These German polities called themselves “police states”—not in the sense of being oppressive but, as Clark explains, in the sense that they tried “to achieve the good policing, die gute Policey, of the land by monitoring and regulating the behavior of subjects by paperwork.” At first, what Policey meant for the universities was just finding out what the professors were up to. Bureaucrats pressured universities to print catalogues of the courses they offered—the early modern ancestor of the bright brochures that spill from the crammed mailboxes of families with teen-age children. Gradually, the bureaucrats devised ways to insure that the academics were fulfilling their obligations. In Vienna, Clark notes, “a 1556 decree provided for paying two individuals to keep daily notes on lecturers and professors”; in Marburg, from 1564 on, the university beadle kept a list of skipped lectures and gave it, quarterly, to the rector, who imposed fines. Others demanded that professors fill in Professorenzetteln, slips of paper that gave a record of their teaching activities. Professorial responses to such bureaucratic intrusions seem to have varied as much then as they do now. Clark reproduces two Professorenzetteln from 1607 side by side. Michael Mästlin, an astronomer and mathematician who taught Kepler and was an early adopter of the Copernican view of the universe, gives an energetic full-page outline of his teaching. Meanwhile, Andreas Osiander, a theologian whose grandfather had been an important ally of Luther, writes one scornful sentence: “In explicating Luke I have reached chapter nine.”

Bureaucracy has its own logic, and officials pushed for results that looked rational: results that they could codify, sort, and explain to their masters. Glacially, the universities responded. The old disputations were discontinued. These had always placed greater emphasis on formal skill in argument than on truth of outcome, and during the Baroque period and the Enlightenment they came to seem sterile and farcical. (Rather like department meetings and creative-writing workshops today, they had begun to inspire biting satires.) Instead, the universities instituted formal examinations—exercises that were carefully graded and recorded by those who administered them. Doctoral candidates had to defend printed dissertations. Clark wonderfully describes these strenuous, scary exercises. When Dorothea Schlözer, the daughter of a professor, underwent her examination for a doctorate at Göttingen in 1787, she confronted a committee of seven examiners. In deference to her sex, she was seated not at the far end of the table, facing the professors, but between two of them. The examination—which was interrupted for tea—allowed for masterly displays of professorial snideness. One professor “pulled a rock out of his pocket and asked her to classify it. After a couple more questions, he said he was going to ask her one on the binomial theorem, but, as he reckoned most of his own colleagues knew nothing of it, he decided to skip it.” The student calmly outperformed her masters. When another professor asked about art history, she noted that she had not listed this topic on her résumé, and thus should not be asked about it—but then she answered anyway. After about two hours, a professor who had been silent until then interrupted a colleague to note that “it was 7:30 and time to quit.” Schlözer passed.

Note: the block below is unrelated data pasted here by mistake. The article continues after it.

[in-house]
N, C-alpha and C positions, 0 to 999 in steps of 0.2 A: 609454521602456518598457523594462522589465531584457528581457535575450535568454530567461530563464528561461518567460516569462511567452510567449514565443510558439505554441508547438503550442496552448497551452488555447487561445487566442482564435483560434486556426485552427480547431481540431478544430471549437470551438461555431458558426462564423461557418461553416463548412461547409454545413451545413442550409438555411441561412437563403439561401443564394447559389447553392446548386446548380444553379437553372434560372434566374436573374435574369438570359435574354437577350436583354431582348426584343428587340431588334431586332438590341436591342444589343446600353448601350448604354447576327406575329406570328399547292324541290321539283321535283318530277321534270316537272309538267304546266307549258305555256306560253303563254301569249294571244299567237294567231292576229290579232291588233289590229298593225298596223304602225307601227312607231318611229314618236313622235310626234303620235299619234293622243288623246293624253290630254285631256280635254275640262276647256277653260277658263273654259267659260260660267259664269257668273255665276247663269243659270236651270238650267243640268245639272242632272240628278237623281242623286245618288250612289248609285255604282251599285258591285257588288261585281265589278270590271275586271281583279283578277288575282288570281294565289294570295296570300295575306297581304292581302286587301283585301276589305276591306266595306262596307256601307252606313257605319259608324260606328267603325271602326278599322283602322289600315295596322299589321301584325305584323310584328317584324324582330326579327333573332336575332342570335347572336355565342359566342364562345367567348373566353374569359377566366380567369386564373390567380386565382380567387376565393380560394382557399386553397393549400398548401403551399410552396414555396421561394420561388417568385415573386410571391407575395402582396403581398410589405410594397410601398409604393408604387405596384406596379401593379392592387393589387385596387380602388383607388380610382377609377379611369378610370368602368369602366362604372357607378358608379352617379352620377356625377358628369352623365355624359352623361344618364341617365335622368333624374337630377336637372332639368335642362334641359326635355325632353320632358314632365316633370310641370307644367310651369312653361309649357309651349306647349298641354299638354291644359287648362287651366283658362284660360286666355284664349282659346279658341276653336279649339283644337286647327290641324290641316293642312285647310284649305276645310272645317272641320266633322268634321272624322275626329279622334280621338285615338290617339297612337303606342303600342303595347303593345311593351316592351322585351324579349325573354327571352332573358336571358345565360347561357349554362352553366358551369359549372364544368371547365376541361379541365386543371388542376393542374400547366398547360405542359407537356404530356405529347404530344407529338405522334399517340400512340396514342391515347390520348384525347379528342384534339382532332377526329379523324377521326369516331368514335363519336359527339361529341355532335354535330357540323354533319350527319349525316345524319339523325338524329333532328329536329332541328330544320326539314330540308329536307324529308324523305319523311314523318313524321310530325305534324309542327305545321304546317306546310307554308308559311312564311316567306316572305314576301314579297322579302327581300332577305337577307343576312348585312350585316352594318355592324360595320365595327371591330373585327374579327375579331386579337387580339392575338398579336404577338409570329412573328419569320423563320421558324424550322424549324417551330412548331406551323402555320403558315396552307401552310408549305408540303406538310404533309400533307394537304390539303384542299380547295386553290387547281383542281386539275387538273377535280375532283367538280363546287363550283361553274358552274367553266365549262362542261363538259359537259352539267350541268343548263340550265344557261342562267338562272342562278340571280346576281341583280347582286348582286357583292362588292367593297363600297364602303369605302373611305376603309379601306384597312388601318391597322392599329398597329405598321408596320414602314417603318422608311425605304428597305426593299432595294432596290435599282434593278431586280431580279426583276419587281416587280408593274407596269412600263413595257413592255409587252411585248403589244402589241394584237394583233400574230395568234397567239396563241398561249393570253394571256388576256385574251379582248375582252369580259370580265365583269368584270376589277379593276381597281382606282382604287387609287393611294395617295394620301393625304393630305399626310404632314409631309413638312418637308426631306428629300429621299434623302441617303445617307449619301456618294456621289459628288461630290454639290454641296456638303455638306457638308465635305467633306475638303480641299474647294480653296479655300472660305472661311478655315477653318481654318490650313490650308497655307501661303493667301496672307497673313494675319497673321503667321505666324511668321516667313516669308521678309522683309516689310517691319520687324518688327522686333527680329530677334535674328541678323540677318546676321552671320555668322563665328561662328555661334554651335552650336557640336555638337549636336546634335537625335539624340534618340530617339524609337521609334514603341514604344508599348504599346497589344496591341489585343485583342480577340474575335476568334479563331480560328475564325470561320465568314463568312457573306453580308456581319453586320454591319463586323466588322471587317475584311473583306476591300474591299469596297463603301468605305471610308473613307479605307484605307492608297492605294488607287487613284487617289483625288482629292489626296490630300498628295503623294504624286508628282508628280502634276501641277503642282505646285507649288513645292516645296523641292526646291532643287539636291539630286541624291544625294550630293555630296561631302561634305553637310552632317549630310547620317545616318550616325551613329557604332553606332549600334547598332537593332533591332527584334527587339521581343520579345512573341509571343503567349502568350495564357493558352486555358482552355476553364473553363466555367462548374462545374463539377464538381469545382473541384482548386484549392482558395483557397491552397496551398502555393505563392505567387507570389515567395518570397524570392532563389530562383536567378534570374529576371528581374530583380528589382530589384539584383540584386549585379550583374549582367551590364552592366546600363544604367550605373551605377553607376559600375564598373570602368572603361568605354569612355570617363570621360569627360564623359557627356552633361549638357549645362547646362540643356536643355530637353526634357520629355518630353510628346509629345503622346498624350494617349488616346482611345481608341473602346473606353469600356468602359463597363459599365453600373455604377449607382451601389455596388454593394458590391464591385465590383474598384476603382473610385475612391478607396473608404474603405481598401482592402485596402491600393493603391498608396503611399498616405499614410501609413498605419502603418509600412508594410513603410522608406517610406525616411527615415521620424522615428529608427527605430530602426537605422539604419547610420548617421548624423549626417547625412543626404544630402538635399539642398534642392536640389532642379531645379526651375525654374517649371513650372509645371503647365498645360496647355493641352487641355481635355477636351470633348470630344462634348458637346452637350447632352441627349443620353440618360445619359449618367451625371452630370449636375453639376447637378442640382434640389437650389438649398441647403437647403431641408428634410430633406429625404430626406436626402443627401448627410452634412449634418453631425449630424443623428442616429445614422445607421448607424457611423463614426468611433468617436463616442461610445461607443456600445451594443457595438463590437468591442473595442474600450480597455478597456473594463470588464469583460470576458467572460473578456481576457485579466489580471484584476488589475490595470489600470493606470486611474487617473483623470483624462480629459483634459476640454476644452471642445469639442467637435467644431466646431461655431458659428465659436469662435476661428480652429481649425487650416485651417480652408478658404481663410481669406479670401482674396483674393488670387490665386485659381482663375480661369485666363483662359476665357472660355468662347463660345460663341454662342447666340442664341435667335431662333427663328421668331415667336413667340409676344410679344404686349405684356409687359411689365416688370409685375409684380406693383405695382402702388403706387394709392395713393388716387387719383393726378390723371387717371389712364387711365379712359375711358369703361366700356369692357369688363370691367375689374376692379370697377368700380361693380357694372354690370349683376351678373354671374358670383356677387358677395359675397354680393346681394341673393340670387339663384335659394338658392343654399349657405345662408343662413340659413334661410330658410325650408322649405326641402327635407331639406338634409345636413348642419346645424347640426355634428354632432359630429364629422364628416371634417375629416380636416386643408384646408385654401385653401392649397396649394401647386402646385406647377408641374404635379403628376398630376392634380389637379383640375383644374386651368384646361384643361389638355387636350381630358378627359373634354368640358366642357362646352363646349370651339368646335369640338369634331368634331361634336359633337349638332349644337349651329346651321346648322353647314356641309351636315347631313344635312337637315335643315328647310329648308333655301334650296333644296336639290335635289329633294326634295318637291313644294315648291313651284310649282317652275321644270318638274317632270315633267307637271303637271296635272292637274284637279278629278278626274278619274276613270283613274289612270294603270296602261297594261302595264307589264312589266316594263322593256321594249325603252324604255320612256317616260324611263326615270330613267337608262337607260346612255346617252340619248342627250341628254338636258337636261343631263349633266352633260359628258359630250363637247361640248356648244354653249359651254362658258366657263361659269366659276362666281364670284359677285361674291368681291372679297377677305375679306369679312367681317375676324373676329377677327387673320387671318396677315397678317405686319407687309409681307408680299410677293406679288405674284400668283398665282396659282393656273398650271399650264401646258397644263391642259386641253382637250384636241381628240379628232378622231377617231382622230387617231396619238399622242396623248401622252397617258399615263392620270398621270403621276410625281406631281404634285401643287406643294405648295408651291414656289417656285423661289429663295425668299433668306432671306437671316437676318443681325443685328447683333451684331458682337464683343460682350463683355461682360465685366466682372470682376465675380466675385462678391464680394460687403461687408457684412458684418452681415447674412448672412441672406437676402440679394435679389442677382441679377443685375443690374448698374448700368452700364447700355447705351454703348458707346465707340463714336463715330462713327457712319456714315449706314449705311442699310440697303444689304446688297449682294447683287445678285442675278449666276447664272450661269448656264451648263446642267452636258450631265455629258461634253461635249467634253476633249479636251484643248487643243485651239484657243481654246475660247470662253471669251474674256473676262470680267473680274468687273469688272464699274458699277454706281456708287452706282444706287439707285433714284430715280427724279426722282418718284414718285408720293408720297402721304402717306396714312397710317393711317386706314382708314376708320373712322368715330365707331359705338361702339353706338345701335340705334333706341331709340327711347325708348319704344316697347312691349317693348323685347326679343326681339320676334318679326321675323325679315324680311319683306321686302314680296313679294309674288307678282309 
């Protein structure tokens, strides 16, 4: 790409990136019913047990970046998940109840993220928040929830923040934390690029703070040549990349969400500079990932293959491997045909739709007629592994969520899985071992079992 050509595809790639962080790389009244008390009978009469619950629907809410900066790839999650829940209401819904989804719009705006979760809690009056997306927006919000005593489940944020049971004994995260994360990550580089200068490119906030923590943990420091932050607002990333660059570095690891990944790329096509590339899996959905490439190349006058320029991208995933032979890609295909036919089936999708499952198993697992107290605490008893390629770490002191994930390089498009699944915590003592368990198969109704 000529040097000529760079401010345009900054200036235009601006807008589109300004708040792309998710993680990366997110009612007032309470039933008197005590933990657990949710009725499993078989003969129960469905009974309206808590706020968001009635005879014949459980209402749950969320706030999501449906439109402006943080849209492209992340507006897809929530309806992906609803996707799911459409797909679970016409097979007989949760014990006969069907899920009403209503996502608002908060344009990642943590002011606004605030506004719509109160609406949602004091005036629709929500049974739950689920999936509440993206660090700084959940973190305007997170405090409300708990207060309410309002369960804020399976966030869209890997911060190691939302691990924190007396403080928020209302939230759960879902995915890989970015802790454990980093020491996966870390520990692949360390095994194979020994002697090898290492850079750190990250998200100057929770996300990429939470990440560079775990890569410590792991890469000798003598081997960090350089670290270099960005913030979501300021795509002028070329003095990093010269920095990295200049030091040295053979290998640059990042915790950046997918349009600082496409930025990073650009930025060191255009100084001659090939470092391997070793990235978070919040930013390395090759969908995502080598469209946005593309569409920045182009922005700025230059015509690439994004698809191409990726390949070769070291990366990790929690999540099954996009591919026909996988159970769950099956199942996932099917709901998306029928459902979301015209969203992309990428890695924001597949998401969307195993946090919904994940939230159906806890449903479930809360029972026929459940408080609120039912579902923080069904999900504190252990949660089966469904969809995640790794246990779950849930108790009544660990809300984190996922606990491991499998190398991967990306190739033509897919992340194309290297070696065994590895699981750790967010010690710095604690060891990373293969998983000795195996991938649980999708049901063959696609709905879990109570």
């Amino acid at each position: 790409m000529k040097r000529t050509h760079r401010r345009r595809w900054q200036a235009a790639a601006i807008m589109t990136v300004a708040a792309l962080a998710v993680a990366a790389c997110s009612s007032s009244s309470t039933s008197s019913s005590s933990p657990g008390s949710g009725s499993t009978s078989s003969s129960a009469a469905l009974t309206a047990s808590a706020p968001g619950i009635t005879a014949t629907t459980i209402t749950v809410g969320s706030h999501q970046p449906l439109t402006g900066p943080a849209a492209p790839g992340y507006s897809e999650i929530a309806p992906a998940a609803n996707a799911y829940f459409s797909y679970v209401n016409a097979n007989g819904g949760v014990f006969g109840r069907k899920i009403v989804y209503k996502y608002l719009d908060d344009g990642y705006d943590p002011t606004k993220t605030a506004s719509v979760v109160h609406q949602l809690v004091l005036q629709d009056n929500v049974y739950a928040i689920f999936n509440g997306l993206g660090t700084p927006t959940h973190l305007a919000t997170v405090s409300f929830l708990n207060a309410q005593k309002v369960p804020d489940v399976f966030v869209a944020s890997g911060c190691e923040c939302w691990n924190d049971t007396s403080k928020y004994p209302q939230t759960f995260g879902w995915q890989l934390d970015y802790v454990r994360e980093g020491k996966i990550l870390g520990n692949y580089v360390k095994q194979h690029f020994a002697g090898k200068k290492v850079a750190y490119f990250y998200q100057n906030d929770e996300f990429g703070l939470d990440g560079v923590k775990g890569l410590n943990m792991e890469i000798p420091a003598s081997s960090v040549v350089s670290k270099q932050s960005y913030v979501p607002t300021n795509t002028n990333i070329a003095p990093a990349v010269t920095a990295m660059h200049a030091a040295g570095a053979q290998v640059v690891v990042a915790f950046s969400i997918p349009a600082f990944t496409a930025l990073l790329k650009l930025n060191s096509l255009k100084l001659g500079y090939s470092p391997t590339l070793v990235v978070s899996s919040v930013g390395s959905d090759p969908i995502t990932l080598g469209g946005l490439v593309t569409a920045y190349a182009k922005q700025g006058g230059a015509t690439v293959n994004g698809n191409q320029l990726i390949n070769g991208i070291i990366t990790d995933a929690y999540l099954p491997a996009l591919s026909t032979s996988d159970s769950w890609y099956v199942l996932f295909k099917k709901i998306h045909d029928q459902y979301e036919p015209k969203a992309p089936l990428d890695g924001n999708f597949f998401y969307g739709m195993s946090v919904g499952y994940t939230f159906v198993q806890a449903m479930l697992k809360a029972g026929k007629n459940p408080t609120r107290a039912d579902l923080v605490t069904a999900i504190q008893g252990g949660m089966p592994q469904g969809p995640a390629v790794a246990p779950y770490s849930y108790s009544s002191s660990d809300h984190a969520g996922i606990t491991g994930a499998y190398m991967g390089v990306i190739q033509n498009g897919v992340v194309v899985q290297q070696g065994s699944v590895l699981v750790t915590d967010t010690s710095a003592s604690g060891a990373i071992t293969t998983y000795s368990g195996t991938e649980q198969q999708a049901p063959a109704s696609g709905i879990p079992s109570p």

In an even more radical break with the past, professors began to be appointed on the basis of merit. In many universities, it had been routine for sons to succeed their fathers in chairs, and bright male students might hope to gain access to the privileged university caste by marrying a professor’s daughter. By the middle of the eighteenth century, however, reformers in Hanover and elsewhere tried to select and promote professors according to the quality of their published work, and an accepted hierarchy of positions emerged. The bureaucrats were upset when a gifted scholar like Immanuel Kant ignored this hierarchy and refused to leave the city of his choice to accept a desirable chair elsewhere. Around the turn of the nineteenth century, the pace of transformation reached a climax.

In these years, intellectuals inside and outside the university developed a new myth, one that Clark classes as Romantic. They argued that Wissenschaft—systematic, original research unencumbered by superstition or the authority of mere tradition—was the key to all academic achievement. If a university wanted to attract foreign students, it must appoint professors who could engage in such scholarship. At a great university like Göttingen or Berlin, students, too, would do original research, writing their own dissertations instead of paying the professors to do so, as their fathers probably had. Governments sought out famous professors and offered them high salaries and research funds, and stipends for their students. The fixation on Wissenschaft placed the long-standing competition among universities on an idealistic footing.

Between 1750 and 1825, the research enterprise established itself, along with institutions that now seem eternal and indispensable: the university library, with its acquisitions budget, large building, and elaborate catalogues; the laboratory; the academic department, with its fellowships and specialized training. So did a new form of teaching: the seminar, in which students learned by doing, presenting reports on their original research for the criticism of their teachers and colleagues. The new pedagogy prized novelty and discovery; it was stimulating, optimistic, and attractive to students around the world. Some ten thousand young Americans managed to study in Germany during the nineteenth century. There, they learned that research defined the university enterprise. And that is why we still make our graduate students write dissertations and our assistant professors write books. The multicultural, global faculty of the American university still inhabits the all-male, and virtually all-Christian, research universities of Mommsen’s day.